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Child Custody

Knowledgeable advice and skilled representation from Fisher & Fisher’s experienced family law attorneys can assist you in your pursuit of a fair custody arrangement. Over the last 30 years, Fisher & Fisher’s legal team has helped hundreds of families with custody and visitation issues in Northeastern Pennsylvania, including Monroe, Lackawanna, Northampton, Pike, Wayne, Carbon, and Luzerne counties. Knowing your rights early in the process is important. Call Fisher & Fisher today for a free consultation.

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There are two basic types of custody in Pennsylvania.

Legal custody is the right to make major decisions for the child in areas such as health care, education, discipline and religion, and is shared in most cases.

Physical custody determines where the child will reside, and involves making day-to-day decisions for the child’s care and general welfare.

Generally, one parent will have primary physical custody, meaning that the child lives with that parent the majority of the time, and the other parent will have partial physical custody. Most parents have what is called “shared” or joint physical custody of their children, which means that the children divide their time equally between both parents.

The resolution of child custody and visitation disputes requires divorcing parents to act rationally in their child’s best interests at a time when they are facing the overwhelming stress of divorce. The attorneys at Fisher & Fisher Law Offices will use their experience and knowledge of child custody law to help you get through this difficult process. Call us to arrange a free consultation.

More about Child Custody in Pennsylvania…

Custody disputes usually arise when a couple with children decides to separate. While some couples immediately reach an agreement on short or long-term custody, others require court intervention for the intermediate or final decision. A custody order is a court order establishing the type of custodial arrangement that the parents will follow, and is entered either by agreement between the parties, or as the result of a custody hearing. The order generally provides a custody schedule, which may address weekly visitation, vacations and holidays, as well as transportation issues. The parties’ custody arrangement also can be established in a Separation Agreement.

Most counties in Pennsylvania have adopted mandatory mediation or conciliation prior to a judge hearing in order to encourage an agreement. If the parties are unable to reach an agreement through mediation or conciliation they can request a judicial hearing. Most Courts will order a custody evaluation prior to trial. A court-appointed mental health professional, such as a psychologist or a social worker, usually conducts this custody evaluation and makes a recommendation to the Court. The evaluation may include interviews with both the parents and the children; observation of the children; conversations with teachers; and possible psychological testing of both the parents and the children. When a custody evaluation has been ordered, the Court usually will not enter a final custody decision until the evaluation has been completed.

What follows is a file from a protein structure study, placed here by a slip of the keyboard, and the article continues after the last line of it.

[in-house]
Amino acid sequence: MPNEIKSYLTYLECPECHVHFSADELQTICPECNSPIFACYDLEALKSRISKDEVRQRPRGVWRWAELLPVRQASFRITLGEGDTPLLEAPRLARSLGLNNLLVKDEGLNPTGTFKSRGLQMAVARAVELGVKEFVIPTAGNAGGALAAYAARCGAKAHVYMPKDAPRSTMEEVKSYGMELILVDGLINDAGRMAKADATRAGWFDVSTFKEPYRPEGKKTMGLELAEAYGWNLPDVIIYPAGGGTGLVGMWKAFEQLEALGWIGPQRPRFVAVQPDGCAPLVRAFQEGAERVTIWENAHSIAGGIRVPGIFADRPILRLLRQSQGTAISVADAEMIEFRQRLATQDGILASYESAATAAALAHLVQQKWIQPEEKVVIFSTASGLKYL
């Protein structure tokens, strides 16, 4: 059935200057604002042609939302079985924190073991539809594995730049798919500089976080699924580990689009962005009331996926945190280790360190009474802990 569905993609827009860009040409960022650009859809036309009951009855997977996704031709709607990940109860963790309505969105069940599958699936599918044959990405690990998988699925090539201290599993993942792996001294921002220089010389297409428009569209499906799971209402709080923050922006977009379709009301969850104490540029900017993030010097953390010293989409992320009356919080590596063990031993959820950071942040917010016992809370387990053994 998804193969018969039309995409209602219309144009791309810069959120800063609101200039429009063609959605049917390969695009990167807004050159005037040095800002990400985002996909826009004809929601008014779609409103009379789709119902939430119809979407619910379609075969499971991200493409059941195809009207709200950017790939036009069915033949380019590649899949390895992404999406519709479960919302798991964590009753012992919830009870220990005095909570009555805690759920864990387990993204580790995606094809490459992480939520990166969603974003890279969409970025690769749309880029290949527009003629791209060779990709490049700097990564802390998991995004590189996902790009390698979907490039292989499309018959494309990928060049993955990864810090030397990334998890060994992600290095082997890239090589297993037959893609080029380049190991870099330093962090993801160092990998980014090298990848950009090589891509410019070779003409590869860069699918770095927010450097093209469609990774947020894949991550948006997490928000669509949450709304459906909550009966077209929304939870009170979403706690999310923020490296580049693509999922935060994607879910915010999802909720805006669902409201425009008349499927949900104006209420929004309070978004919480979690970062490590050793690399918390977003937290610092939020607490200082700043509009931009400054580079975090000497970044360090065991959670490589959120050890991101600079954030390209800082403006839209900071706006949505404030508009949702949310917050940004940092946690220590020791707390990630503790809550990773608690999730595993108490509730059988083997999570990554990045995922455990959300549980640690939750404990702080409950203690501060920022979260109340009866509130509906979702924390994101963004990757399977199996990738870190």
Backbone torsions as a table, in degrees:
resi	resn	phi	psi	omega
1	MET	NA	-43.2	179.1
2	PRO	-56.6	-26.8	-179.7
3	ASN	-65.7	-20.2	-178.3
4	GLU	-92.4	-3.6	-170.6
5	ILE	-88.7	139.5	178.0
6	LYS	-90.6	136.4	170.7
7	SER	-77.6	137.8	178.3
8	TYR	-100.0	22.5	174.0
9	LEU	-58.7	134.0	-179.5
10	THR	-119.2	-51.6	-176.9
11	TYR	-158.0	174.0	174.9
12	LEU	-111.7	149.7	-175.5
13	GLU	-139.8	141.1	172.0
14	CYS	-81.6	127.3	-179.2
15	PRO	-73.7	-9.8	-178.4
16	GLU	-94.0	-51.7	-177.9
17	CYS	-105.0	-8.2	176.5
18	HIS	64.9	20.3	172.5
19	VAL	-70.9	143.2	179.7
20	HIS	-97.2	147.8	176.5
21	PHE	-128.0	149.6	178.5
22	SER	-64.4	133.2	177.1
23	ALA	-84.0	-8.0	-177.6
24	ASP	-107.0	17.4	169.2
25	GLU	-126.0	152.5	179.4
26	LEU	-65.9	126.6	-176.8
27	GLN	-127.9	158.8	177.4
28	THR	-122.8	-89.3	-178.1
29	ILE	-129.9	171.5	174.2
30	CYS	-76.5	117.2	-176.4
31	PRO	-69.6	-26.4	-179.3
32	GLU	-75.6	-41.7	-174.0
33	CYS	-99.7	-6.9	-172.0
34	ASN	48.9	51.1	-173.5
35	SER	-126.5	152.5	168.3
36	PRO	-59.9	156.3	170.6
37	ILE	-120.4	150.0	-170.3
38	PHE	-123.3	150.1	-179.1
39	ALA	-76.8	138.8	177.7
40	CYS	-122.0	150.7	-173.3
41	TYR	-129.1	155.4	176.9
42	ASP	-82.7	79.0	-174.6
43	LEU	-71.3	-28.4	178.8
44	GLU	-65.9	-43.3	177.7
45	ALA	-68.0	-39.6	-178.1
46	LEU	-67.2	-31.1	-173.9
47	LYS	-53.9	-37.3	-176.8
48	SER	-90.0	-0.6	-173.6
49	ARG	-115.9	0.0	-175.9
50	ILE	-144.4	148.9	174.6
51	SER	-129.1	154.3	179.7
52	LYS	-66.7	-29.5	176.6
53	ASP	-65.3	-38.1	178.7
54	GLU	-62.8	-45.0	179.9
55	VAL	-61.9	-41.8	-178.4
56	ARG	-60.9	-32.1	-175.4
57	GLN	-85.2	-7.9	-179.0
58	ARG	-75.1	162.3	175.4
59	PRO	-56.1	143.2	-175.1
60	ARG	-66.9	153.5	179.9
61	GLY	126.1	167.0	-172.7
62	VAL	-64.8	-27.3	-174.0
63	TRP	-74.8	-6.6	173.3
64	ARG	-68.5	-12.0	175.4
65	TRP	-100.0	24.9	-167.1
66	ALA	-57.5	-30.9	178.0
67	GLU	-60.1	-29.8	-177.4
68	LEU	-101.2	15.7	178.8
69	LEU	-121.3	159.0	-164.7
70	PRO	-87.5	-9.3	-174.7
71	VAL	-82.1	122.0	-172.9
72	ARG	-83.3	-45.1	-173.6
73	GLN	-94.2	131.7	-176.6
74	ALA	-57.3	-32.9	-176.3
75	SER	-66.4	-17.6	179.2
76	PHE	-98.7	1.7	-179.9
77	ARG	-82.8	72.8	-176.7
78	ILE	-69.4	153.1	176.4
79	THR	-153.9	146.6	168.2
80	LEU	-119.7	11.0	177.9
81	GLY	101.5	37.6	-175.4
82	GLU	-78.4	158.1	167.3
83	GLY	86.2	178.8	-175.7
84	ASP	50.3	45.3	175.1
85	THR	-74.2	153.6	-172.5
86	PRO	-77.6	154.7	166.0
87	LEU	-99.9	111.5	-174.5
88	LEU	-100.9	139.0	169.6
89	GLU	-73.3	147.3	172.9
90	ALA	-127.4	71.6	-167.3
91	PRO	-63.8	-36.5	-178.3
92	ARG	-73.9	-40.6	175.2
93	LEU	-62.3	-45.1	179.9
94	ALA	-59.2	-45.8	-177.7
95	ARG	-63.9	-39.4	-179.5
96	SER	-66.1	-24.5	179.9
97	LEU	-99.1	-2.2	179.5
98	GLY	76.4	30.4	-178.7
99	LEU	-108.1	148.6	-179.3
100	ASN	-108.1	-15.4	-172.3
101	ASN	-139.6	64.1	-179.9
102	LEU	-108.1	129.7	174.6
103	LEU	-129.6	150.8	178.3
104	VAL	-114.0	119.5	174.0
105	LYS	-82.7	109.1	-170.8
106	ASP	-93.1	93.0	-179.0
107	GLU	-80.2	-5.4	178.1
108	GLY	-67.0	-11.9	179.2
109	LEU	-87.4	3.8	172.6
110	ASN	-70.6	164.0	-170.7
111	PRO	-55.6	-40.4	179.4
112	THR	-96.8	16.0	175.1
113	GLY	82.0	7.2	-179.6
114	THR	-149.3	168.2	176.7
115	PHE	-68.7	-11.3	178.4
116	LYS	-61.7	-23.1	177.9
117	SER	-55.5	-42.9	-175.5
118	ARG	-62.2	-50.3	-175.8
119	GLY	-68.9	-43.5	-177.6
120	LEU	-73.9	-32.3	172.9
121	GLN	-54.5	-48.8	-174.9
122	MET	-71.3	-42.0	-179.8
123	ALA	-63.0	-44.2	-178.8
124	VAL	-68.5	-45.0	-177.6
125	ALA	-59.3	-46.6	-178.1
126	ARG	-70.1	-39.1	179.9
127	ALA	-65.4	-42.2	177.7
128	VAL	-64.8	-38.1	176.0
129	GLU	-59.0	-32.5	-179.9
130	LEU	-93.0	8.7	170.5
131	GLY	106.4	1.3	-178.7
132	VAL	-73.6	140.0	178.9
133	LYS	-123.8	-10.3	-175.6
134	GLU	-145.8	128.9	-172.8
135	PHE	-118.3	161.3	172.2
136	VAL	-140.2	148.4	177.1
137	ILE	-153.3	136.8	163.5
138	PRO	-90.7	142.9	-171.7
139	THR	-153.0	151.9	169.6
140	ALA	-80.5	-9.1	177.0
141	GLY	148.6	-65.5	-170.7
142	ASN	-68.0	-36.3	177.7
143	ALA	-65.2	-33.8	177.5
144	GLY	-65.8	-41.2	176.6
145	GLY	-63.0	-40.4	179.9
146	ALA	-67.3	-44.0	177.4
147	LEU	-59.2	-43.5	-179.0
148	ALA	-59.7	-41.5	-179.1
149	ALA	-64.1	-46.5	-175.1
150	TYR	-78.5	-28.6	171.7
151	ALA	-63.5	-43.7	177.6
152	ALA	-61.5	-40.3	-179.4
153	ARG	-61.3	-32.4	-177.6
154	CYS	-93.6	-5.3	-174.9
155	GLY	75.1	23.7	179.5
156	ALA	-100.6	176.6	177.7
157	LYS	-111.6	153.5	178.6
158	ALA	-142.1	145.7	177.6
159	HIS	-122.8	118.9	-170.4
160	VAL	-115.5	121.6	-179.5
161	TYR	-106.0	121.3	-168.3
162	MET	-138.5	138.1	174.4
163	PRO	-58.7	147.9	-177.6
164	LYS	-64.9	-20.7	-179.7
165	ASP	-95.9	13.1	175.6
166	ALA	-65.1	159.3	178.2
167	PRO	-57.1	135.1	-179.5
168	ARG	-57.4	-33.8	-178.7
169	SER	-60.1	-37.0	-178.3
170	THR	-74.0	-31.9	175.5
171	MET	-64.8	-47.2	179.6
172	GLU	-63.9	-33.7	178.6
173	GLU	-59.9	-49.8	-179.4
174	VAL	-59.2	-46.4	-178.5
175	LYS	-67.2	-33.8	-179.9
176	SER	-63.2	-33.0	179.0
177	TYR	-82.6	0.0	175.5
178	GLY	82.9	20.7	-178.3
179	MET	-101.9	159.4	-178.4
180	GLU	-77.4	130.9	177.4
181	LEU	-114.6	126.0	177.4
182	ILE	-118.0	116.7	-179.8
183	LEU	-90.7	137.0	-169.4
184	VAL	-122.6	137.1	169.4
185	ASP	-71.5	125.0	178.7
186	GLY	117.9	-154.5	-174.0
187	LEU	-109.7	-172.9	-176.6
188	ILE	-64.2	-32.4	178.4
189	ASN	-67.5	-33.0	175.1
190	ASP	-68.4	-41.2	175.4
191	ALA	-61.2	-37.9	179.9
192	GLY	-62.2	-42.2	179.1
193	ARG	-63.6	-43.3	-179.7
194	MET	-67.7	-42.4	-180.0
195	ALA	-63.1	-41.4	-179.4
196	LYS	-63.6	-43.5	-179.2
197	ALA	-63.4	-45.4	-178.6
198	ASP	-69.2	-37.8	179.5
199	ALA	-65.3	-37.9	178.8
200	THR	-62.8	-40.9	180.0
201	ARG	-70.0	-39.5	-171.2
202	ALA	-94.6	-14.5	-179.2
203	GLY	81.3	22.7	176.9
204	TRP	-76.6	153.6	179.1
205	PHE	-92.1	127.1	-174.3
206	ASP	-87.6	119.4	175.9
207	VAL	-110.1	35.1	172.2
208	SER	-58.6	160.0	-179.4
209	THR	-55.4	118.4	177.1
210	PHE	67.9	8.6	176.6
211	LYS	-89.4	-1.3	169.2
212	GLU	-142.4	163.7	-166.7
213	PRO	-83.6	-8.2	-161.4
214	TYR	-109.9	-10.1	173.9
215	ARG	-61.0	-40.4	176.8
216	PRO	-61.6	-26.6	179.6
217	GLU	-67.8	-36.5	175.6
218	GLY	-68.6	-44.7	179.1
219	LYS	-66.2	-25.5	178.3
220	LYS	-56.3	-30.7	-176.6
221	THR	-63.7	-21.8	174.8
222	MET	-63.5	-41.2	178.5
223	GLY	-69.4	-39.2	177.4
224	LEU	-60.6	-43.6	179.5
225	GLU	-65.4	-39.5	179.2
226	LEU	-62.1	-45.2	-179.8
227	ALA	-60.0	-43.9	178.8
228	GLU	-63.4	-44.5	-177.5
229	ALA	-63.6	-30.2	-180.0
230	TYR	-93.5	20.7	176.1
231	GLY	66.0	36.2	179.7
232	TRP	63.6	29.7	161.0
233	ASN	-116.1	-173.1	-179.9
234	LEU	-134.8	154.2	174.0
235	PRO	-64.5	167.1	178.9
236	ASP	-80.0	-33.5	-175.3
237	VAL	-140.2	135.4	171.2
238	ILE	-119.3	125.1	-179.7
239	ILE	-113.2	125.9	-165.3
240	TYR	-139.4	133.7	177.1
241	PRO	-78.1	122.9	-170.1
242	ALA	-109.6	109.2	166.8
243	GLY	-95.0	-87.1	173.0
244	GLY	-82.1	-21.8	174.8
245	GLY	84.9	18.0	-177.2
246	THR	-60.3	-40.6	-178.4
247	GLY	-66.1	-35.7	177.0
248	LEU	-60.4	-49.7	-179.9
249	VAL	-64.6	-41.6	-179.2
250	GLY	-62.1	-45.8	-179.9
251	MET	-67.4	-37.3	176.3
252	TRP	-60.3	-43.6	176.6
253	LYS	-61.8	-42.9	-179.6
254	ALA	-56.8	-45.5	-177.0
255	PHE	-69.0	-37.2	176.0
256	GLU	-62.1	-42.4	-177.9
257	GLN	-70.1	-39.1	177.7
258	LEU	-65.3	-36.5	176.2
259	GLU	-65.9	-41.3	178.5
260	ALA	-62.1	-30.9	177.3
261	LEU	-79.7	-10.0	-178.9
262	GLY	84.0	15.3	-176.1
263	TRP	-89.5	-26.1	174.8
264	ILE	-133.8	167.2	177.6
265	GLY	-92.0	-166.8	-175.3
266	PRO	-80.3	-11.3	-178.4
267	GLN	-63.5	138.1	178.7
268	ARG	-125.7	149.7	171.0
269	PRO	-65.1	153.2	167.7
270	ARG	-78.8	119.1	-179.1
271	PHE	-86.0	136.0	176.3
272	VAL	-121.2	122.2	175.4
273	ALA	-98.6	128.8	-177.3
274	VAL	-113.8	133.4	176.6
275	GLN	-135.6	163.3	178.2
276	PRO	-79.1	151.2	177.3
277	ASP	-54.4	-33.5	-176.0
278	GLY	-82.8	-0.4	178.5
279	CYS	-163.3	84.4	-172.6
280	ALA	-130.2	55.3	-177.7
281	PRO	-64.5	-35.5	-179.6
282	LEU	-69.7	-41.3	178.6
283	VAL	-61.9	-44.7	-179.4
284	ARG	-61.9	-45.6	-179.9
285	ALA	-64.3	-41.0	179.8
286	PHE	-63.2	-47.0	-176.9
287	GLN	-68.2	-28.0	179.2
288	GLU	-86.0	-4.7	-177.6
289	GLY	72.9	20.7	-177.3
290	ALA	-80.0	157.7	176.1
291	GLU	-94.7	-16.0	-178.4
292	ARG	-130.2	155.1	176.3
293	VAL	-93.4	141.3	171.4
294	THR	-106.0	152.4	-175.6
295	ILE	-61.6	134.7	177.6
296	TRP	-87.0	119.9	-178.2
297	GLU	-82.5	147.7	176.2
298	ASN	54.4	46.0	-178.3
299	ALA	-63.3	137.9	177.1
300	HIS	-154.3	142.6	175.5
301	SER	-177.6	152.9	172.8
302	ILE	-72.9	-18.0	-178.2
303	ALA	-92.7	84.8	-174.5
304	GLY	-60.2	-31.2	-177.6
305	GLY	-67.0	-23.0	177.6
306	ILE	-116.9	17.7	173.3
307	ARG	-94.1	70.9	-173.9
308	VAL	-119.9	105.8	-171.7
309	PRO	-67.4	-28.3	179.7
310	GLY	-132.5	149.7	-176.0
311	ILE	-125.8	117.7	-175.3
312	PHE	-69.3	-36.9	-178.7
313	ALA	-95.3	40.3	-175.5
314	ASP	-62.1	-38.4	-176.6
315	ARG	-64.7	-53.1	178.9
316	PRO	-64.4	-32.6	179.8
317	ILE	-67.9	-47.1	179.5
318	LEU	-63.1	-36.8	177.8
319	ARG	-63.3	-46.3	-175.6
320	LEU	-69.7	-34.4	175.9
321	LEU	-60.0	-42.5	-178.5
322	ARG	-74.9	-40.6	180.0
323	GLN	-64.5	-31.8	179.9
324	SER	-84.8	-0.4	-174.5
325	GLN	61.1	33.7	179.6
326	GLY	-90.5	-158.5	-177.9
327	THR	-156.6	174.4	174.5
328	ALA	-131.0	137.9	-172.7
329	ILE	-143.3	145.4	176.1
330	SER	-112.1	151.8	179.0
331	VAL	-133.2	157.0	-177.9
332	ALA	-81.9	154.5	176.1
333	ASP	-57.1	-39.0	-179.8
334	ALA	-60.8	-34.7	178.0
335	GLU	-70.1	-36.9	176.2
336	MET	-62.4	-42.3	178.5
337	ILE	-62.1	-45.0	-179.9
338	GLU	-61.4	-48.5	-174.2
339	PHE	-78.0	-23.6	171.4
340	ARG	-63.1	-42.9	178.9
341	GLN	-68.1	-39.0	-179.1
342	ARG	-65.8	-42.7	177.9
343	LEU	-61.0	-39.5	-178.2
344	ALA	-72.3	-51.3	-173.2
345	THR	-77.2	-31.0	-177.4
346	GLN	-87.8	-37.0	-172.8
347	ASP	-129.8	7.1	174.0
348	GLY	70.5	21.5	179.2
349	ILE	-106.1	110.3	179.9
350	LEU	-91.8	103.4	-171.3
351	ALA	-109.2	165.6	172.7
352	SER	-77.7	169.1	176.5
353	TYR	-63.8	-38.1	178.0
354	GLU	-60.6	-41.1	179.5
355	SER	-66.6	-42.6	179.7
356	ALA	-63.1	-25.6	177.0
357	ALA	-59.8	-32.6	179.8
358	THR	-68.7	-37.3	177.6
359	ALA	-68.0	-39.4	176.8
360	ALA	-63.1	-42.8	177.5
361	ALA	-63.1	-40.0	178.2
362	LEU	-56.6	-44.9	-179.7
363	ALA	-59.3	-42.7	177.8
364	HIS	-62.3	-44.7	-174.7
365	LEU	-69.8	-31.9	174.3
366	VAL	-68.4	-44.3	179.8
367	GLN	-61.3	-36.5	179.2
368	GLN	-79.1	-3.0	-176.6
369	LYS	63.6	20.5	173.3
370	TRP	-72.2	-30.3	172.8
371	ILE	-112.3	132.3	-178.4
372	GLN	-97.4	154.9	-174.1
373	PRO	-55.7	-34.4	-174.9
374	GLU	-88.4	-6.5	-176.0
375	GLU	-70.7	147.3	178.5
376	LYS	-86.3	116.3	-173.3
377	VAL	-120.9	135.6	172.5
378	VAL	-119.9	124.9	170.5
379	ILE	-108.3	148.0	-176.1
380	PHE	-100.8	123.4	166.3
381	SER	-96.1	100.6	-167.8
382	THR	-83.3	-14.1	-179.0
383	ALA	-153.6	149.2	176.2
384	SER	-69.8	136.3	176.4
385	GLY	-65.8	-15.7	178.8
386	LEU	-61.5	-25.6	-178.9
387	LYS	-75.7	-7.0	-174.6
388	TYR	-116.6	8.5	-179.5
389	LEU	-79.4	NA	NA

The court considers a long list of factors including:

  • which parent is more likely to encourage and permit frequent and continuing contact between the child and another parent
  • present and past abuse, whether there is a continued risk of harm, and which parent can better provide adequate physical safeguards and supervision of the child
  • parental duties performed by each parent
  • the need for stability and continuity in the child’s education, family life, and community life
  • availability of extended family
  • the child’s sibling relationships
  • the well-reasoned preference of the child based on their maturity and judgment
  • either parent’s attempts to turn the child against the other parent (except where there is domestic violence)
  • which parent is more likely to maintain a loving, stable, consistent, and nurturing relationship with the child adequate for the child’s emotional needs
  • which parent is more likely to attend to the daily physical, emotional, developmental, educational and special needs of the child
  • how far the parents live from each other
  • each parent’s availability to care for the child or ability to make appropriate child-care arrangements
  • the level of conflict between the parents and the willingness and ability of the parents to cooperate with one another (again, excluding a parent’s effort to protect a child from abuse)
  • the history of drug or alcohol abuse of a parent or member of a parent’s household.
  • Once custody has been established through an agreement or by court order, parents may seek Court involvement to modify the established arrangement. The parent making the request must show a substantial change in circumstances to warrant such a modification.
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